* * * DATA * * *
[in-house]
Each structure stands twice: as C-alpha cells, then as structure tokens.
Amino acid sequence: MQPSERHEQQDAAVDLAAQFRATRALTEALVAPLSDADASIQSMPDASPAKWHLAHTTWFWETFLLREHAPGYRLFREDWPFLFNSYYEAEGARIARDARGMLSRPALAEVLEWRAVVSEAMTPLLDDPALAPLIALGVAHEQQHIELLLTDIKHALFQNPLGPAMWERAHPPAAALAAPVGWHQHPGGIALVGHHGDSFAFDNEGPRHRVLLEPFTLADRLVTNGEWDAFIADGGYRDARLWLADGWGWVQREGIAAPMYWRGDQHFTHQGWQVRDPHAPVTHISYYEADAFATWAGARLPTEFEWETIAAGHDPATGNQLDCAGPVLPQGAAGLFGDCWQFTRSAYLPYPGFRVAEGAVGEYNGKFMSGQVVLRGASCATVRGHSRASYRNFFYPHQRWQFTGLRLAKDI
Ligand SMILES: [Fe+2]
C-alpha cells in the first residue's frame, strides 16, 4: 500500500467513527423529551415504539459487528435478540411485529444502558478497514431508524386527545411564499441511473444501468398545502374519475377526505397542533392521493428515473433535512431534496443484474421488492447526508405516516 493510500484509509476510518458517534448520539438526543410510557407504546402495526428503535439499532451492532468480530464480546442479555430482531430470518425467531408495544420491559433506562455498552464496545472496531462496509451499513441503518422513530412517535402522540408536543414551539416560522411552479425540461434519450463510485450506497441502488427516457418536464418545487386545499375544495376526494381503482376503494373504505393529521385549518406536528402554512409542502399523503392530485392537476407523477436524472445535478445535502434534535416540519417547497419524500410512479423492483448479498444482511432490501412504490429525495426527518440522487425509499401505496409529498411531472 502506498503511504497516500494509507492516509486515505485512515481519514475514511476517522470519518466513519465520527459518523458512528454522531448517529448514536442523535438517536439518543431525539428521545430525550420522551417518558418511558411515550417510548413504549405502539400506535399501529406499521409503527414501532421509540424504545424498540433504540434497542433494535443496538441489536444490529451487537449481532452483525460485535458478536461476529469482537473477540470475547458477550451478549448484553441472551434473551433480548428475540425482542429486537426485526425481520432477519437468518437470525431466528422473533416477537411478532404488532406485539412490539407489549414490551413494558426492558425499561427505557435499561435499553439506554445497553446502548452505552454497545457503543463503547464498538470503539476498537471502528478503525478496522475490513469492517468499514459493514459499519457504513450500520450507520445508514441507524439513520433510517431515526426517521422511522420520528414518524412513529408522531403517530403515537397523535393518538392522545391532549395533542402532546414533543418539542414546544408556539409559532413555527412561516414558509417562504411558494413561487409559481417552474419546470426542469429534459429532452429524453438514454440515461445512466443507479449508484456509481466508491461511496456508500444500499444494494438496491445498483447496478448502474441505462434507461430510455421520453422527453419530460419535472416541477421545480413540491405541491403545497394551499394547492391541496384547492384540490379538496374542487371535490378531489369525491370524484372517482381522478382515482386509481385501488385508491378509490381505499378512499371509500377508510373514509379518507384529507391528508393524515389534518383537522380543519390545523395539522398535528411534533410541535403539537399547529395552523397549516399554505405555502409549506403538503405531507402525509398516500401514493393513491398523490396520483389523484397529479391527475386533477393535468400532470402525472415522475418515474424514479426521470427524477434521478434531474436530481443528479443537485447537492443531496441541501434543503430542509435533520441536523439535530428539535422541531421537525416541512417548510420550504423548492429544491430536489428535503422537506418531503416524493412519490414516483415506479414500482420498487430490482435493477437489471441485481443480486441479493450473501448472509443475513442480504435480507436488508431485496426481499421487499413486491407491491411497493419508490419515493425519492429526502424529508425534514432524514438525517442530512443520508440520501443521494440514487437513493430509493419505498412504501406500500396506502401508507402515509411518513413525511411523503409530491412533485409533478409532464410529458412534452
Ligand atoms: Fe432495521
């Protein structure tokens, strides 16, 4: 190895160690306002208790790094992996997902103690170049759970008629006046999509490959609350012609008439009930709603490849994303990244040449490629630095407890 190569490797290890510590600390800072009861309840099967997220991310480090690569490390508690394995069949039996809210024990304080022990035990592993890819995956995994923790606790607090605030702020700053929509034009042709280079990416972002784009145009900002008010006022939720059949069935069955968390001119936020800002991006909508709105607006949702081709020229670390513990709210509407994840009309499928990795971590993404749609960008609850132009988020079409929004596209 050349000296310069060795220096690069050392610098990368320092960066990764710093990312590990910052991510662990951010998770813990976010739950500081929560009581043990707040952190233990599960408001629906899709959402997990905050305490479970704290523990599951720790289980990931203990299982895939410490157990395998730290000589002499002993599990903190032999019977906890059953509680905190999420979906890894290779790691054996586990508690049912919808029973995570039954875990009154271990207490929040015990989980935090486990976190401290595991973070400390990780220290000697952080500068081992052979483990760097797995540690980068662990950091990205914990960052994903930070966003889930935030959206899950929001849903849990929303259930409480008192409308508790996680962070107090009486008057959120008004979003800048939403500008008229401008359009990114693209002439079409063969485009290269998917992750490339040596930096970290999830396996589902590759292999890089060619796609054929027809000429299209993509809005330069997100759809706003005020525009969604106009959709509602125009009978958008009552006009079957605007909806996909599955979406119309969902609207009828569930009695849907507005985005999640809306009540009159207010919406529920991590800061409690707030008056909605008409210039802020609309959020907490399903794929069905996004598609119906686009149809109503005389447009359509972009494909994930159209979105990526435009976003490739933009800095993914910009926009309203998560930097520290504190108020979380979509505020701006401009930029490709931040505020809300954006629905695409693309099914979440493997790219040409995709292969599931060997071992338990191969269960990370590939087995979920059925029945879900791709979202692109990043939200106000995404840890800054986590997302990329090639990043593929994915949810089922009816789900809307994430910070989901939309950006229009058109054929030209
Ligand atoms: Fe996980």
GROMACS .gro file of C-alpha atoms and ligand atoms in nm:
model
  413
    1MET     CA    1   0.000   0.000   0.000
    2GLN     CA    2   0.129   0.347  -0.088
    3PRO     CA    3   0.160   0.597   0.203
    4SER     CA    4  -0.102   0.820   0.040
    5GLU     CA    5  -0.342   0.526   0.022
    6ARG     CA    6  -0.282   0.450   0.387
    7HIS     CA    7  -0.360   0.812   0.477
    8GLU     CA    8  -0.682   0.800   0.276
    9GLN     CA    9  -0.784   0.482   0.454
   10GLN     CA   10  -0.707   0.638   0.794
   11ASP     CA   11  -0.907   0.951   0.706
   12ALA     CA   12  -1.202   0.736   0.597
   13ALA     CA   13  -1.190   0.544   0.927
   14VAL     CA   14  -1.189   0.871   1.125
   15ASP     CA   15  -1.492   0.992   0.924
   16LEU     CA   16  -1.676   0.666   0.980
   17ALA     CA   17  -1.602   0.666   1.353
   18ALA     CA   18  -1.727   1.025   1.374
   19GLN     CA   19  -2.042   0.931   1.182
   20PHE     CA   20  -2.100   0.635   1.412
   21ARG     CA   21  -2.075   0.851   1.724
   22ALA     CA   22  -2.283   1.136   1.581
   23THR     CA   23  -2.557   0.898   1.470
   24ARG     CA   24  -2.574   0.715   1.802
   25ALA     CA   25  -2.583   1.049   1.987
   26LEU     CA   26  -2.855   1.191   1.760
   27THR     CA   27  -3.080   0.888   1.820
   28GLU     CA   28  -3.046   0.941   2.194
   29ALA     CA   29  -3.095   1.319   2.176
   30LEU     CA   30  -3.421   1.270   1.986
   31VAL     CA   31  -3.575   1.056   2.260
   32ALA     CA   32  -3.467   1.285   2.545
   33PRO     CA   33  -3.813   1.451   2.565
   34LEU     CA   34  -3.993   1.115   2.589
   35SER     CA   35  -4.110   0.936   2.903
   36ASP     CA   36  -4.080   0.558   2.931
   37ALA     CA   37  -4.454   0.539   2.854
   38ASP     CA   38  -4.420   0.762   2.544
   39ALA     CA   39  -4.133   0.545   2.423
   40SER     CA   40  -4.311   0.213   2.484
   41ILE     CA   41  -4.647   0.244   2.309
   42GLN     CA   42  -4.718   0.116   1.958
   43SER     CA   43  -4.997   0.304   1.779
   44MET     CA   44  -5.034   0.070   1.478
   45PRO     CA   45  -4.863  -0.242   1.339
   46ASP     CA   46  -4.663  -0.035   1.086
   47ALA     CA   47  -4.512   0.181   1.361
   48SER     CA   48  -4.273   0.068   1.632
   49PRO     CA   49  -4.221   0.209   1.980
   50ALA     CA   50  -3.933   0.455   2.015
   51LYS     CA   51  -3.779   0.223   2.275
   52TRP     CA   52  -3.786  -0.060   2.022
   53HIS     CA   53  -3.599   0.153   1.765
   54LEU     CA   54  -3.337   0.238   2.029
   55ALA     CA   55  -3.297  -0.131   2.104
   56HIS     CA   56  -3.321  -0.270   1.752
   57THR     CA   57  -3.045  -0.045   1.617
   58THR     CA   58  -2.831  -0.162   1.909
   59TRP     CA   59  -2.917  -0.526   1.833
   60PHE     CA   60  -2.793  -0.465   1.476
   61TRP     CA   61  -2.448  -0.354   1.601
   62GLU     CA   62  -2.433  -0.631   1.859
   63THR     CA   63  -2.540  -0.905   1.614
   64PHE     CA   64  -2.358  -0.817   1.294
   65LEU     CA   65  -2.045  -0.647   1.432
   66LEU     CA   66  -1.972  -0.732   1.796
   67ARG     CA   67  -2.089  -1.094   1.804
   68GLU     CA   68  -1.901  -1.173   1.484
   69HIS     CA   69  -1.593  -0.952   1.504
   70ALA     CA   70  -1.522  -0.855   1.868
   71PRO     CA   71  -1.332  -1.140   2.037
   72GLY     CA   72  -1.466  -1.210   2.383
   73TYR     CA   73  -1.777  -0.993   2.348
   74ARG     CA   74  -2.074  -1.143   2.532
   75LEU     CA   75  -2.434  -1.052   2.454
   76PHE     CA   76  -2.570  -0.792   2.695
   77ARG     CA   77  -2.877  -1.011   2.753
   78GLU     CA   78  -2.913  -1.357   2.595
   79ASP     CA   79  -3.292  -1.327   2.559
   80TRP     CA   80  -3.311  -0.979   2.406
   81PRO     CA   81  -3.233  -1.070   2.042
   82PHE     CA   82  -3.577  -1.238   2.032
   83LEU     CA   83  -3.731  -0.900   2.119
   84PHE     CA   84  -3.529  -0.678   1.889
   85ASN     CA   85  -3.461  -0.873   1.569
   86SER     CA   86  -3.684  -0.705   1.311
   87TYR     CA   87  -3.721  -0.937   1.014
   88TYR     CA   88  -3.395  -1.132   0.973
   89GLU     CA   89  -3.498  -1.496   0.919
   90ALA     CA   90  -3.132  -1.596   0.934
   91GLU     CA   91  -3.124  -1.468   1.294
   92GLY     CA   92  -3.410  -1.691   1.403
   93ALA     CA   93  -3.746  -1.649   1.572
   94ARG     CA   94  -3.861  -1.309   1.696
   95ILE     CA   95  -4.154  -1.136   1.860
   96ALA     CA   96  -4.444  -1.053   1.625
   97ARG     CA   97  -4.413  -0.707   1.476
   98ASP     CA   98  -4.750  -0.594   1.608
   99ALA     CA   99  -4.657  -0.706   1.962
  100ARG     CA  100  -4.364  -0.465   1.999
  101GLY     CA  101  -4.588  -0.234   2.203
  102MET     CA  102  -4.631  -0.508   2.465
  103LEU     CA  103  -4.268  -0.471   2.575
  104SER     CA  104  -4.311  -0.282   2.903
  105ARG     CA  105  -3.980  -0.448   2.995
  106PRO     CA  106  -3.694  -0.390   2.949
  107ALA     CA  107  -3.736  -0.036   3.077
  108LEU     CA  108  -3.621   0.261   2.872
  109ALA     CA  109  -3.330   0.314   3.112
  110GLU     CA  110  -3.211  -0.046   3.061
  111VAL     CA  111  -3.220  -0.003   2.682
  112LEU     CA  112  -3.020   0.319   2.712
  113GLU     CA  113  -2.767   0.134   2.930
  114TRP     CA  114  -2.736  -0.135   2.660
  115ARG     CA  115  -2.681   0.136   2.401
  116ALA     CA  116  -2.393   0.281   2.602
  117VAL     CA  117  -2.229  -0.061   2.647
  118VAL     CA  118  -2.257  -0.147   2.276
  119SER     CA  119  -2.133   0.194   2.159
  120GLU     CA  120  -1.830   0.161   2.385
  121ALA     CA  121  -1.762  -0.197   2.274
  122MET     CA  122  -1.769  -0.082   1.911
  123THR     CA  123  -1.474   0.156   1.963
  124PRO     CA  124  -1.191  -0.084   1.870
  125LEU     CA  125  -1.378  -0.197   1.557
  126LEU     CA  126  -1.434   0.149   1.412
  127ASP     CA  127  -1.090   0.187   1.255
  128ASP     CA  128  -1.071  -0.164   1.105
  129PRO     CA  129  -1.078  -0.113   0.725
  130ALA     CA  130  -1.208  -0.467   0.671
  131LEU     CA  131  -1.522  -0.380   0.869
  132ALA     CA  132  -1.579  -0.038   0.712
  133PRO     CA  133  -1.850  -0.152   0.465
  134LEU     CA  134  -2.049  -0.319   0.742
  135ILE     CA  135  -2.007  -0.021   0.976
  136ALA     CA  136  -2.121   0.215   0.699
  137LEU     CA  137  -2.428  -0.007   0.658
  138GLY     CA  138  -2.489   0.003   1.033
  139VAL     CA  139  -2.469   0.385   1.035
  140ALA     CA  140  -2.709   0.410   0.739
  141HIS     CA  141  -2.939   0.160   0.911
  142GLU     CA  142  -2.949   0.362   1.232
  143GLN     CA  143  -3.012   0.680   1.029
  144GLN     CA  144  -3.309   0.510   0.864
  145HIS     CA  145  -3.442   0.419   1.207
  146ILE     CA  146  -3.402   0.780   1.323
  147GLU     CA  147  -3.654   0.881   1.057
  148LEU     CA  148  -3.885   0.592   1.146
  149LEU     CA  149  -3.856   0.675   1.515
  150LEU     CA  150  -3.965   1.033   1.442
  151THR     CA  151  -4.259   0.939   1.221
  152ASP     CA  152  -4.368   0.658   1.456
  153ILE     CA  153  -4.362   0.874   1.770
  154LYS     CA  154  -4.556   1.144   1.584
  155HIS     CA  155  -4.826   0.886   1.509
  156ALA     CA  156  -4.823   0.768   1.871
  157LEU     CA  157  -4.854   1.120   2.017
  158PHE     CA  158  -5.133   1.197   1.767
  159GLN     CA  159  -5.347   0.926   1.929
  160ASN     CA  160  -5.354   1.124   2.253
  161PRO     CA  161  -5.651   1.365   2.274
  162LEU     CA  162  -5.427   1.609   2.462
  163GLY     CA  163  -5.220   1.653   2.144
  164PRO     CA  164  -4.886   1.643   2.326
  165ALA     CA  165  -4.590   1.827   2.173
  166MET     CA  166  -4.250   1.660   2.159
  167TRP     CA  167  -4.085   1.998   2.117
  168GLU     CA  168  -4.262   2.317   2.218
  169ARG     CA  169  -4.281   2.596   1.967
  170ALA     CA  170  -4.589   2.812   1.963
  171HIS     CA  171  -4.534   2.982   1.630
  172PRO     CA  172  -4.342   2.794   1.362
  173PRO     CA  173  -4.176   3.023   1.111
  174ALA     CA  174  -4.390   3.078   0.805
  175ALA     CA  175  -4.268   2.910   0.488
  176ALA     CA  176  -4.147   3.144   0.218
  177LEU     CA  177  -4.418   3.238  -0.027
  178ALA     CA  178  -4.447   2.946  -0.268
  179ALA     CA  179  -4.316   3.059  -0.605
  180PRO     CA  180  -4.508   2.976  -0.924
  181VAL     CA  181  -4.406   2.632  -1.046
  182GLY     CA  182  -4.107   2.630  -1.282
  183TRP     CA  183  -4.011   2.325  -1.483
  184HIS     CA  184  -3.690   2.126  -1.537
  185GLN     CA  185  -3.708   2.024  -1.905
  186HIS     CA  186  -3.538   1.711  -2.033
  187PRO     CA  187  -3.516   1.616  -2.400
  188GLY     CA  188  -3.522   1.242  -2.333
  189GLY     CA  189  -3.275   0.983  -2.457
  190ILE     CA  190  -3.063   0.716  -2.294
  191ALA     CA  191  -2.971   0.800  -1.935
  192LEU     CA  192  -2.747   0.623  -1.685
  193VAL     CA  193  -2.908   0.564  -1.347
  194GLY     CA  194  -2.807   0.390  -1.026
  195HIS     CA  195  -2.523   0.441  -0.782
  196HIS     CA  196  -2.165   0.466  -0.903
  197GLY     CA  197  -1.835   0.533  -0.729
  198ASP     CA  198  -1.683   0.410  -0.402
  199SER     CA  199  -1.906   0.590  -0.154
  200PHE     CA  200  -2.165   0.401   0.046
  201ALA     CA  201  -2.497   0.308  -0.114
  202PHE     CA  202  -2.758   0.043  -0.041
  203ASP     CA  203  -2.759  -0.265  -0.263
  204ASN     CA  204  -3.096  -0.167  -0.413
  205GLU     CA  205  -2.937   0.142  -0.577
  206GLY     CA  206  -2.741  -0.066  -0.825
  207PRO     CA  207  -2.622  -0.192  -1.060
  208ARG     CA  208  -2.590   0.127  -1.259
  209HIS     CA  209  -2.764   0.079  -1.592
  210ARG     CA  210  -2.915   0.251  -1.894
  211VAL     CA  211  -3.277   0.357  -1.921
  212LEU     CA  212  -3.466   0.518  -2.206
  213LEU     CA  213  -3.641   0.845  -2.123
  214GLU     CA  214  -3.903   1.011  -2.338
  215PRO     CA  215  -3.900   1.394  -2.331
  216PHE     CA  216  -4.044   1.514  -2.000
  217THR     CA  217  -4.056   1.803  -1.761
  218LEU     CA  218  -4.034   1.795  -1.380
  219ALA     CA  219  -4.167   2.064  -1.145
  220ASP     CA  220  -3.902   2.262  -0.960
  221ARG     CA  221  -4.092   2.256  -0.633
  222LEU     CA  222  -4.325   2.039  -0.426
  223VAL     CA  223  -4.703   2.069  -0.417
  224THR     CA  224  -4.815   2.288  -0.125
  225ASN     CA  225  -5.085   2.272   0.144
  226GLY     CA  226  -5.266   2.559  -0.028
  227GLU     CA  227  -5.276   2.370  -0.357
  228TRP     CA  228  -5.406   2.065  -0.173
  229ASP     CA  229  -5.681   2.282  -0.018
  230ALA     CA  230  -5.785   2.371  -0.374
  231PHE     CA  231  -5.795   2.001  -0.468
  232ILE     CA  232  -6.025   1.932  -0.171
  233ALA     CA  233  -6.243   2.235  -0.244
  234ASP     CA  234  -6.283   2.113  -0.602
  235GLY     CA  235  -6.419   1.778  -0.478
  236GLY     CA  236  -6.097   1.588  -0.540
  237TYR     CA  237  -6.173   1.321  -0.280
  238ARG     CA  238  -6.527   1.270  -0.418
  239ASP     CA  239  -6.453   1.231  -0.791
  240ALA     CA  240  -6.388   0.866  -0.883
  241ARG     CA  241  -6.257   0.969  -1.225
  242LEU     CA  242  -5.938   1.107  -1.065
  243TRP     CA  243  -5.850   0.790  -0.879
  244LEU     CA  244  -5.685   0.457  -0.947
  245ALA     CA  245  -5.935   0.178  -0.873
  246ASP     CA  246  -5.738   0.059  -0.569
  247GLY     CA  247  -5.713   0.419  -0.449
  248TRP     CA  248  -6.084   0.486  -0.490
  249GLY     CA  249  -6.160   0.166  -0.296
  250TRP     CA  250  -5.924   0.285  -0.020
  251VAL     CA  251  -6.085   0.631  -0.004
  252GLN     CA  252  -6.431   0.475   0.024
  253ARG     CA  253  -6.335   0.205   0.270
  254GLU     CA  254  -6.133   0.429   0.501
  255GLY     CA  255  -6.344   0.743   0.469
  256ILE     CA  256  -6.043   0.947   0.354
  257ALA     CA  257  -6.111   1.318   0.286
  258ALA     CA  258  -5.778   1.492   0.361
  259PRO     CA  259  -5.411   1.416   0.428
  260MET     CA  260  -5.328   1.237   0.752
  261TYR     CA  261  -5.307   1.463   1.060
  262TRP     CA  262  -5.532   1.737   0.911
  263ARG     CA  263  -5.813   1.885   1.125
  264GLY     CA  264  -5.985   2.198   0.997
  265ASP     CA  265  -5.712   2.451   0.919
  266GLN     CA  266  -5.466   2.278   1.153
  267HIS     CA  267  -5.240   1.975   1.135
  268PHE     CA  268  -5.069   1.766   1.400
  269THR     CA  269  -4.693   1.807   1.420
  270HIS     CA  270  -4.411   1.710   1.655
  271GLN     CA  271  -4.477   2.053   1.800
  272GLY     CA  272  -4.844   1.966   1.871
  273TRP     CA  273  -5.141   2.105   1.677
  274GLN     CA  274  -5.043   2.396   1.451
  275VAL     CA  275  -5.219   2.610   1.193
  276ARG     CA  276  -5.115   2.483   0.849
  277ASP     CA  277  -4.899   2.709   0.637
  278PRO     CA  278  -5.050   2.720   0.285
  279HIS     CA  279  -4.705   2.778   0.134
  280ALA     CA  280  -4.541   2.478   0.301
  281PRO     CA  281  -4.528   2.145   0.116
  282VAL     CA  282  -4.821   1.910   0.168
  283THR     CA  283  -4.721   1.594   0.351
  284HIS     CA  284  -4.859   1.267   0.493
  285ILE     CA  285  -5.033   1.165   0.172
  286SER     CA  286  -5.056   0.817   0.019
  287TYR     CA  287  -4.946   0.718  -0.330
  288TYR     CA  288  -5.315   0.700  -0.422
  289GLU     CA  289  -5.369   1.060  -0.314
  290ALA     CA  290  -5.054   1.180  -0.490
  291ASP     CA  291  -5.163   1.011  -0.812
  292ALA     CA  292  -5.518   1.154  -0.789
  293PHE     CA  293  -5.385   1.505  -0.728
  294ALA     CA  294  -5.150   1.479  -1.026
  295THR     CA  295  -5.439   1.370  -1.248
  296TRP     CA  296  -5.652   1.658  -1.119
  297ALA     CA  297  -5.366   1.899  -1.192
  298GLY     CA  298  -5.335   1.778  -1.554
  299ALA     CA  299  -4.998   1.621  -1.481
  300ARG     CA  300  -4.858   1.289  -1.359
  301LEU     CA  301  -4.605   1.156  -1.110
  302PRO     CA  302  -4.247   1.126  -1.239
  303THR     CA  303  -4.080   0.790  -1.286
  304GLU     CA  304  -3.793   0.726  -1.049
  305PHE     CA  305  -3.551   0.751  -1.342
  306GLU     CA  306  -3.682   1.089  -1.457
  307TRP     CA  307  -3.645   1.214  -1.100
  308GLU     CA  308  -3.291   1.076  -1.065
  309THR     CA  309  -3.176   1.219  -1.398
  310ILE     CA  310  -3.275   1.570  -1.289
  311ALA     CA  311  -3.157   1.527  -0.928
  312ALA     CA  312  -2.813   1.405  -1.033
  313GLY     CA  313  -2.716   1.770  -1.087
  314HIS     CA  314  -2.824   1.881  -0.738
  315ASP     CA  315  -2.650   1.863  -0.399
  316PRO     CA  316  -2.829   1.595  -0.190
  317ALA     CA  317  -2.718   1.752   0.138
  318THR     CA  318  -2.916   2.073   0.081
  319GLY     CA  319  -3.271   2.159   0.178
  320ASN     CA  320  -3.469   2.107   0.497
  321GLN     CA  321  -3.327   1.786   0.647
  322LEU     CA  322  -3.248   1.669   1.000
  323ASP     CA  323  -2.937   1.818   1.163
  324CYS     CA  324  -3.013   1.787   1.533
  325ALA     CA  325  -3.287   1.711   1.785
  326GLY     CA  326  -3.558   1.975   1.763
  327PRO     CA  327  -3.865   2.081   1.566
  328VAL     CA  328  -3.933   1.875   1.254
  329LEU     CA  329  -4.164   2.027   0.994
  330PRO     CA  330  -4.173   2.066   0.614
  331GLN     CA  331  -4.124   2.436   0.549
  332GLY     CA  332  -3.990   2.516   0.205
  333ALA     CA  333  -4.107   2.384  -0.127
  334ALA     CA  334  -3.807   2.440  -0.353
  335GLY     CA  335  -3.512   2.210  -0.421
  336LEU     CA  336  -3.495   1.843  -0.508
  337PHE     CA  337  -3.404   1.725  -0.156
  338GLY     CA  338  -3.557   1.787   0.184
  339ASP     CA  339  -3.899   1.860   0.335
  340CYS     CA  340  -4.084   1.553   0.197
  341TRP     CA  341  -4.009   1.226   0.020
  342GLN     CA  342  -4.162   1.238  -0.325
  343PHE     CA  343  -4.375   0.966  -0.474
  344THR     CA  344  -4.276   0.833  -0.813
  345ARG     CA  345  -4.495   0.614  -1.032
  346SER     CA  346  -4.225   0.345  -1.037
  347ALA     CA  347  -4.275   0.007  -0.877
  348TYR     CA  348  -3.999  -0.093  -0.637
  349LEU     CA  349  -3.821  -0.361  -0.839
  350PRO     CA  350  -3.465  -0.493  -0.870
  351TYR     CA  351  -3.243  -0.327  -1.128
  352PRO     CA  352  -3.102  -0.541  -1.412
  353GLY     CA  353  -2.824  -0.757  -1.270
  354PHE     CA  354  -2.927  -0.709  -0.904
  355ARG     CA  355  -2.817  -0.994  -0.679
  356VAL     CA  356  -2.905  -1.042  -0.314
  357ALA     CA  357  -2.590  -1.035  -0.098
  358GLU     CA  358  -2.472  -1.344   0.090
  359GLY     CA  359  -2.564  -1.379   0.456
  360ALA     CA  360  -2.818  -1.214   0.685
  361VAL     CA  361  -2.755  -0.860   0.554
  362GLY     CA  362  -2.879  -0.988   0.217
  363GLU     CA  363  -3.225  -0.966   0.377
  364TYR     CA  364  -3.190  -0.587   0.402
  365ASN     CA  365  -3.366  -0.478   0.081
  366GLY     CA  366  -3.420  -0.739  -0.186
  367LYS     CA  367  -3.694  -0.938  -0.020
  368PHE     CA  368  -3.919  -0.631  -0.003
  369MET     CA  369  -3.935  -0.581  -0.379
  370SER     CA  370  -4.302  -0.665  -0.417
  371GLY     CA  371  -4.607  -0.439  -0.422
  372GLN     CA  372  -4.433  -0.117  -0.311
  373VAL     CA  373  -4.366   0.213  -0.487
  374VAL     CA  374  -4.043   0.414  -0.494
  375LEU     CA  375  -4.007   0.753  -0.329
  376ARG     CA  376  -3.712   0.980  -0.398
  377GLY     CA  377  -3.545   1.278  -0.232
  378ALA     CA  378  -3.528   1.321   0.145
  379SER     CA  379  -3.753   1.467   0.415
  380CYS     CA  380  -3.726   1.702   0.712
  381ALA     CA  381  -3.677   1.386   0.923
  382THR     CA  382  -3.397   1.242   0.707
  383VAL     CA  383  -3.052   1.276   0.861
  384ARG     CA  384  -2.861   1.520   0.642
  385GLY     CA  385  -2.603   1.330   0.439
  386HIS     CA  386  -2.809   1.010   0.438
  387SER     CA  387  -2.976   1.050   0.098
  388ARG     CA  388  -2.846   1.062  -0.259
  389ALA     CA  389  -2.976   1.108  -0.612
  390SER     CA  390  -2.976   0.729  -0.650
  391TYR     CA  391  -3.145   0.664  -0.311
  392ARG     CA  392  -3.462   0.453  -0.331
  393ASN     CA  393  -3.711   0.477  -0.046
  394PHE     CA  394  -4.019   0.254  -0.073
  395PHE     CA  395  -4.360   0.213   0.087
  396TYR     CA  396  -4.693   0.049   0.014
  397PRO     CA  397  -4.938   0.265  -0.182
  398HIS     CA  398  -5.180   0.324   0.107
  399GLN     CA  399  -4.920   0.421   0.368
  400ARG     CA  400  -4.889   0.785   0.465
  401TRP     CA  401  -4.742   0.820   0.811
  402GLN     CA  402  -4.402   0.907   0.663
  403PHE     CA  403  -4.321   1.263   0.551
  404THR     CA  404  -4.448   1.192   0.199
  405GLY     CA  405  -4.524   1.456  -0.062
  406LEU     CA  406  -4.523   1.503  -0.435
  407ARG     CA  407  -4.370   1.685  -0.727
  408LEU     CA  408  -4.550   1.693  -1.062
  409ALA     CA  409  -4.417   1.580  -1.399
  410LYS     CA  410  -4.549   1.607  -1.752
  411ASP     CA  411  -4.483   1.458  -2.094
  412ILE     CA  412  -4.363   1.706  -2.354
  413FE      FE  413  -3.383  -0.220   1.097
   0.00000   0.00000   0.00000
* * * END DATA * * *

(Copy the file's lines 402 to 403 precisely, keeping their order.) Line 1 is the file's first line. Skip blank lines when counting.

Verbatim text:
  391TYR     CA  391  -3.145   0.664  -0.311
  392ARG     CA  392  -3.462   0.453  -0.331